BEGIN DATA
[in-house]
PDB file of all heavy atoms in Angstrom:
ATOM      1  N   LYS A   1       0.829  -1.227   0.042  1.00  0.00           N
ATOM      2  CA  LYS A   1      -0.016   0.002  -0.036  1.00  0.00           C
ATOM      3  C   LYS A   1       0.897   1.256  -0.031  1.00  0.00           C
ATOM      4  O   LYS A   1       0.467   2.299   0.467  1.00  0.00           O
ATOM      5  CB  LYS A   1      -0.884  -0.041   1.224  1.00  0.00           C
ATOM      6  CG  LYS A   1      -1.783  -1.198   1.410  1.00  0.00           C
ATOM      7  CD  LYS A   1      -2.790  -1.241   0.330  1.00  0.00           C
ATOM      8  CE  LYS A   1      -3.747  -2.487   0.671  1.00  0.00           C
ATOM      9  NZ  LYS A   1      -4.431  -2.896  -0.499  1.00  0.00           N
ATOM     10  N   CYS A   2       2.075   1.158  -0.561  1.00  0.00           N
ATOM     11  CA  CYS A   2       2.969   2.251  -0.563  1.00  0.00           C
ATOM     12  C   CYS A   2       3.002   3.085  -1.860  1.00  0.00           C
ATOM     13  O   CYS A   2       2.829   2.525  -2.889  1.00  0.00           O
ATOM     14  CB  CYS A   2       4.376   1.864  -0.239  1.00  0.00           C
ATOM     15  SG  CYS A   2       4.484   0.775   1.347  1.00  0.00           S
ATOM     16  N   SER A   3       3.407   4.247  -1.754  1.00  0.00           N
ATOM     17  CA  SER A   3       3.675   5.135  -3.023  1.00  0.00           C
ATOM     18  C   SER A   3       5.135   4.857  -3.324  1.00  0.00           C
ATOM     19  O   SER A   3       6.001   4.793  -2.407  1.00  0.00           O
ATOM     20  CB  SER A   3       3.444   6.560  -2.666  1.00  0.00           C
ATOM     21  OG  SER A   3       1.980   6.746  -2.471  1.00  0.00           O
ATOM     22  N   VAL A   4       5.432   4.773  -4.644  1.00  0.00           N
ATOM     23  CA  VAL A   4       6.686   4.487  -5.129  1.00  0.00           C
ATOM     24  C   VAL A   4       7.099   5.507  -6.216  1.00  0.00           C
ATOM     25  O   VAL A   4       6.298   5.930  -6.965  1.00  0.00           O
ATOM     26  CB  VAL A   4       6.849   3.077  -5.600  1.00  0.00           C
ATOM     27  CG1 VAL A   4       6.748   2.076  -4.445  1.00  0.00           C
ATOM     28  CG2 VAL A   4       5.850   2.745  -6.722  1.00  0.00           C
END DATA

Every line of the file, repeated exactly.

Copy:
[in-house]
PDB file of all heavy atoms in Angstrom:
ATOM      1  N   LYS A   1       0.829  -1.227   0.042  1.00  0.00           N
ATOM      2  CA  LYS A   1      -0.016   0.002  -0.036  1.00  0.00           C
ATOM      3  C   LYS A   1       0.897   1.256  -0.031  1.00  0.00           C
ATOM      4  O   LYS A   1       0.467   2.299   0.467  1.00  0.00           O
ATOM      5  CB  LYS A   1      -0.884  -0.041   1.224  1.00  0.00           C
ATOM      6  CG  LYS A   1      -1.783  -1.198   1.410  1.00  0.00           C
ATOM      7  CD  LYS A   1      -2.790  -1.241   0.330  1.00  0.00           C
ATOM      8  CE  LYS A   1      -3.747  -2.487   0.671  1.00  0.00           C
ATOM      9  NZ  LYS A   1      -4.431  -2.896  -0.499  1.00  0.00           N
ATOM     10  N   CYS A   2       2.075   1.158  -0.561  1.00  0.00           N
ATOM     11  CA  CYS A   2       2.969   2.251  -0.563  1.00  0.00           C
ATOM     12  C   CYS A   2       3.002   3.085  -1.860  1.00  0.00           C
ATOM     13  O   CYS A   2       2.829   2.525  -2.889  1.00  0.00           O
ATOM     14  CB  CYS A   2       4.376   1.864  -0.239  1.00  0.00           C
ATOM     15  SG  CYS A   2       4.484   0.775   1.347  1.00  0.00           S
ATOM     16  N   SER A   3       3.407   4.247  -1.754  1.00  0.00           N
ATOM     17  CA  SER A   3       3.675   5.135  -3.023  1.00  0.00           C
ATOM     18  C   SER A   3       5.135   4.857  -3.324  1.00  0.00           C
ATOM     19  O   SER A   3       6.001   4.793  -2.407  1.00  0.00           O
ATOM     20  CB  SER A   3       3.444   6.560  -2.666  1.00  0.00           C
ATOM     21  OG  SER A   3       1.980   6.746  -2.471  1.00  0.00           O
ATOM     22  N   VAL A   4       5.432   4.773  -4.644  1.00  0.00           N
ATOM     23  CA  VAL A   4       6.686   4.487  -5.129  1.00  0.00           C
ATOM     24  C   VAL A   4       7.099   5.507  -6.216  1.00  0.00           C
ATOM     25  O   VAL A   4       6.298   5.930  -6.965  1.00  0.00           O
ATOM     26  CB  VAL A   4       6.849   3.077  -5.600  1.00  0.00           C
ATOM     27  CG1 VAL A   4       6.748   2.076  -4.445  1.00  0.00           C
ATOM     28  CG2 VAL A   4       5.850   2.745  -6.722  1.00  0.00           C